Sports stars who rejected British honours from the Queen in New Year’s list
Several sport stars are set to be recognised when the Queen's New Year's Honours list is announced tonight.
Sports men and women have long been honoured for the roles they play in inspiring others or for their work helping charities or communities.
But many have also refused to accept such accolades – for a variety of reasons.
Some have objected to being offered an award with connotations linked to Britain's Imperial past, while others simply felt they weren't worthy.
Here, Daily Star Sport takes a look at eight sport stars who snubbed the chance to be honoured by The Queen.
Howard Gayle was the first black player to represent Liverpool, helping the Reds win the European Cup in 1981.
The winger went on to play for for Birmingham City, Sunderland and Stoke before starring for Blackburn, scoring 29 goals in 116 league games for the Ewood Park side in the late 1980s and early 1990s.
In 2016 it was reported that Gayle had turned down an MBE for his work with 'Show Racism the Red Card' saying it would be "a betrayal to all of the Africans who have lost their lives, or who have suffered as a result of Empire."
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Cricketer Bill Woodfull captained Australia and was best known for taking a stand against England's controversial 'bodyline' tactics during the 1932-33 Ashes series.
England's gameplan involved bowling at high speed at the heads and torsoes of Australian batsman, but Woodfull refused to retaliate in kind, saying it brought "discredit to the game".
Australia lost the series, but Woodfull won praise for sticking to his guns.
Away from cricket he worked as a teacher and headmaster. When offered a knighthood for his services to cricket in 1934 he refused, saying he would have accepted if it had been offered for his work in education.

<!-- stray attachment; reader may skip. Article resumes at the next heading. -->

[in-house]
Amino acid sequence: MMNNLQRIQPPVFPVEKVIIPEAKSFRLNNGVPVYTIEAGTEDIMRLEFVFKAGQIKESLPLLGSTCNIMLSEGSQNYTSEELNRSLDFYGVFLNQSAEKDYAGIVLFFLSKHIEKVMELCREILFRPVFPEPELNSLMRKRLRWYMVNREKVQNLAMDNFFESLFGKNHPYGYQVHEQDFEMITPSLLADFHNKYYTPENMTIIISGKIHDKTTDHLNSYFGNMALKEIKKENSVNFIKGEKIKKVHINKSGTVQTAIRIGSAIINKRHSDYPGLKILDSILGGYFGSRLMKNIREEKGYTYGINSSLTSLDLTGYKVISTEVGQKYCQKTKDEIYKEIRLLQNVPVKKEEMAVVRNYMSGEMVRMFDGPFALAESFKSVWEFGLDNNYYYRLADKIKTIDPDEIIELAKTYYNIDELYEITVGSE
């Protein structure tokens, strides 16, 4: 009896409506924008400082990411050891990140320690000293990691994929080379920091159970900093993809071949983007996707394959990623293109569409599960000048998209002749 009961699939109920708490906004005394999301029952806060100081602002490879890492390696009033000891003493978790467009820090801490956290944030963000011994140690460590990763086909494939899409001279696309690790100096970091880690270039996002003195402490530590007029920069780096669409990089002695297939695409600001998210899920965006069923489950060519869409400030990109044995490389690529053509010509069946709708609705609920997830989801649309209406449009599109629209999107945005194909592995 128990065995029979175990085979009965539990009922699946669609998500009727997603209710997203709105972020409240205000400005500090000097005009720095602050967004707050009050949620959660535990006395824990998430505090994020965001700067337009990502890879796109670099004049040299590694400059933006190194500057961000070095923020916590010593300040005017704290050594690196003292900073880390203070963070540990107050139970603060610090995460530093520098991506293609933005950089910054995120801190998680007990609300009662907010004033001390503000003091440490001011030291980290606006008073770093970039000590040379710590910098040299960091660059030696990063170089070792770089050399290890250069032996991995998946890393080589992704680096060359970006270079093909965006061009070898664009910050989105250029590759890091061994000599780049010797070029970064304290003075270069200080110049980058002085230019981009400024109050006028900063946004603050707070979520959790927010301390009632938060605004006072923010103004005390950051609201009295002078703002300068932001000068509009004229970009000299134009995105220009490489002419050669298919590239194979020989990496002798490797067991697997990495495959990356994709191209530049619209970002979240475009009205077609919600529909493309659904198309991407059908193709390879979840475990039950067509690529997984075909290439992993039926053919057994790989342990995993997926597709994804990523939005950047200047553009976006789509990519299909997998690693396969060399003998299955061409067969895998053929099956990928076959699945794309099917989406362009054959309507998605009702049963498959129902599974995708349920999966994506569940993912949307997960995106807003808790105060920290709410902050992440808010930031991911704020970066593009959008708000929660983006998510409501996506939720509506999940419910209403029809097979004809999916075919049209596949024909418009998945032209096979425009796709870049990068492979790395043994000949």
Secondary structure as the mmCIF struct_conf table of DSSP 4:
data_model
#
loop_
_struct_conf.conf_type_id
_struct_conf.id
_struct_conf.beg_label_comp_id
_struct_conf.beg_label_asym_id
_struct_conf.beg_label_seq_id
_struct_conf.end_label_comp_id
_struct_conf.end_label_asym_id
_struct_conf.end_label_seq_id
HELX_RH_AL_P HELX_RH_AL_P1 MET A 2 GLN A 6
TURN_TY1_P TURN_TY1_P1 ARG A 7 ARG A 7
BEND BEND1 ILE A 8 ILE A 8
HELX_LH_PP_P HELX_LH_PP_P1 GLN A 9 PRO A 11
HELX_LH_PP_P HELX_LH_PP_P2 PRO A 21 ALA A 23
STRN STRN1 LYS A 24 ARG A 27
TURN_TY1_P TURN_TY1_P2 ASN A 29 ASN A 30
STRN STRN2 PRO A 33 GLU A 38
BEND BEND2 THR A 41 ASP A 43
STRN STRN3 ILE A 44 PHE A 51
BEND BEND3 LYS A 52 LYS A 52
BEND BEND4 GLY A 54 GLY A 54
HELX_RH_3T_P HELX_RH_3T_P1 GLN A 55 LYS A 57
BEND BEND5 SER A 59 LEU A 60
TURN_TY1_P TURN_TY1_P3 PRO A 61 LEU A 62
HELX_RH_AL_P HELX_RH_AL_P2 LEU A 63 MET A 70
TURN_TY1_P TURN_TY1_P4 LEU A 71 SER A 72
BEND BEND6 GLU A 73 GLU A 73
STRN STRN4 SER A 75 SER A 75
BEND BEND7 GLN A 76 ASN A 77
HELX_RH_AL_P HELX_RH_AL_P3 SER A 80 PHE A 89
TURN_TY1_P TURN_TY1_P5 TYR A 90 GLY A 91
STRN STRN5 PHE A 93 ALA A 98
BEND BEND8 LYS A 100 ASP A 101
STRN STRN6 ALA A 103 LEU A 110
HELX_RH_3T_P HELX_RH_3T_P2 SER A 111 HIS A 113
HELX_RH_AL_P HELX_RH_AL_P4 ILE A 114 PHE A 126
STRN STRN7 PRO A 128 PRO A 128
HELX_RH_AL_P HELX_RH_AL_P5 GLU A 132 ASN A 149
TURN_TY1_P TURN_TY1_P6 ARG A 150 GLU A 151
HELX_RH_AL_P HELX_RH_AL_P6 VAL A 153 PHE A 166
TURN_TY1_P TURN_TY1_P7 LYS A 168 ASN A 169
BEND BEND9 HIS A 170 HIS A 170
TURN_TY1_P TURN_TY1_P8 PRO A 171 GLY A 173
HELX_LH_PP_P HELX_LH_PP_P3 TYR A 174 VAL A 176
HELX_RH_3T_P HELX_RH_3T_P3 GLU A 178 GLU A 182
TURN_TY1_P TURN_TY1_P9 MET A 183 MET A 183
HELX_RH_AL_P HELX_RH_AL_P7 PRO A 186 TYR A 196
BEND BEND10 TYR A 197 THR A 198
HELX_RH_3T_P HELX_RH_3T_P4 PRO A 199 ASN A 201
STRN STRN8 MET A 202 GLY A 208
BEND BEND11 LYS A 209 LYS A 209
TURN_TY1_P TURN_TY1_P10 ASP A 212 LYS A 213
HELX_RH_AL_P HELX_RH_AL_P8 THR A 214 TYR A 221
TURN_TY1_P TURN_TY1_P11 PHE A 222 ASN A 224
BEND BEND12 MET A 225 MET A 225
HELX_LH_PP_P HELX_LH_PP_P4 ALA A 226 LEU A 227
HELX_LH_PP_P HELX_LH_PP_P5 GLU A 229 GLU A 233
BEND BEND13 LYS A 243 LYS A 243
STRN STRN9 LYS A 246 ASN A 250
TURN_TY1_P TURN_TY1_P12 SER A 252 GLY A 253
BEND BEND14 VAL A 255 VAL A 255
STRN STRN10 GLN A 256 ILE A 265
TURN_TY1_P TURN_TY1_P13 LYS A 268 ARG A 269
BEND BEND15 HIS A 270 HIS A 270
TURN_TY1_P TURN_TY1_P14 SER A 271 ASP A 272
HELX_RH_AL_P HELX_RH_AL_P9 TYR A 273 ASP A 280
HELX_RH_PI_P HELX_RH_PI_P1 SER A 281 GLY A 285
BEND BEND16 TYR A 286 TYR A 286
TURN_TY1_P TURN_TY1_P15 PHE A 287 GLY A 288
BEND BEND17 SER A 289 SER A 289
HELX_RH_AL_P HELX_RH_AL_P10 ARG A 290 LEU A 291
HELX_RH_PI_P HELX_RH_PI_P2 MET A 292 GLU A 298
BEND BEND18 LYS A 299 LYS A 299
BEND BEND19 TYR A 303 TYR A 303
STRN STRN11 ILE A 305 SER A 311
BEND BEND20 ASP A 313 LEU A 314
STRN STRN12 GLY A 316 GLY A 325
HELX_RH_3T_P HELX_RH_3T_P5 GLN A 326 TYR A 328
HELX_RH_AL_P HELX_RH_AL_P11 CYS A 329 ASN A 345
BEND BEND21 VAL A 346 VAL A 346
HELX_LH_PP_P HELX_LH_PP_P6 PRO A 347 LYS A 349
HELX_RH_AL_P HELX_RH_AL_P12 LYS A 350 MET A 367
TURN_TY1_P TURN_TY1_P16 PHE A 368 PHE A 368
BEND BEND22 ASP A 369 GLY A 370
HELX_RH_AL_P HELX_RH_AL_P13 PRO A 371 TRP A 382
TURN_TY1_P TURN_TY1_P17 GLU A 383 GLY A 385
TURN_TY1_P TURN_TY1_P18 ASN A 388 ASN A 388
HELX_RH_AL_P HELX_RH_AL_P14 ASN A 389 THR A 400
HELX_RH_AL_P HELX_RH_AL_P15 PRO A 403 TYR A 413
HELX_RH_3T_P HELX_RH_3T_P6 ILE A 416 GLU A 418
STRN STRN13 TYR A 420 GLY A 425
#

Woodfull was eventually awarded the OBE for his services to education in 1963.
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All Blacks legend Richie McCaw turned down the chance to be knighted while still in the midst of his record-breaking career.
McCaw won two World Cups with New Zealand, captained his country in 110 of his 148 tests, and was the most capped test rugby player of all time until his record was beaten by Wales skipper Alun Wyn Jones this year.
In 2011, New Zealand's then Prime Minister John Key said he had spoken to McCaw about the possibility of a knighthood, but said the rugby star wasn't interested, believing it wasn't right while he was still playing.
He was never formally offered the knighthood, but was appointed a member of the Order of New Zealand in the 2016 New Year honours.
Revered sports journalist and author Patrick Collins covered World Cups, Olympic Games, Lions rugby tests, Ashes tests and major boxing fights during a career that spanned five decades.
He won scores of awards for his work – but one accolade he didn't want to accept was the MBE.
In 2003, Collins was on a list revealed by The Sunday Times of dozens of high-profile figures from the worlds of sport, film, music and the arts who had turned down an honour from the Queen.
'The Voice of Golf' Peter Alliss sadly died earlier this month at the age of 89.
He was renowned as one of the greatest sports broadcasters of his generation, with his distinctive commentary synonymous with the game.
Alliss was also a talented golfer himself, having won 20 professional tournaments including three British PGA Championships in 1957, 1962 and 1965 – as well as recording five top-10 finishes in The Open.
He was inducted into the World Golf Hall of Fame in 2012 – but turned down an OBE back in 1992.
Major Derek Allhusen
Major Derek Allhusen was an equestrian who won team gold and individual silver in the 1968 Olympics in Mexico City.
A grandfather at the time of his Olympic triumph, he was offered an MBE for his achievements.
But he refused the award, feeling that his team-mates Richard Meade, Jane Bullen and Reuben Jones were just as deserving.
He was later appointed a Commander of the Royal Victorian Order in 1983.
The debate over whether chess is a sport is for another time – although it is recognised as one by the International Olympic Committee.
Leonard Barden represented England in four Chess Olympiads. He is regarded as having played a leading role in the 'English chess explosion' (yes, that's a thing) of the 1970s and 1980s which saw the country end up as Olympiad silver medallists.
He turned down an OBE in 1985.
Maharajkumar of Vizianagram
Maharajkumar of Vizianagram, known as 'Vizzy', captained India during the team's tour of England in 1936.
He was not renowned for his cricketing ability, but rose to the captaincy thanks to his power and influence.
After India were easily beaten in the series, 'Vizzy' was knighted by King Edward VIII in the King's Birthday Honours.
However, he renounced his knighthood in 1947 when India gained its independence from the British Empire.
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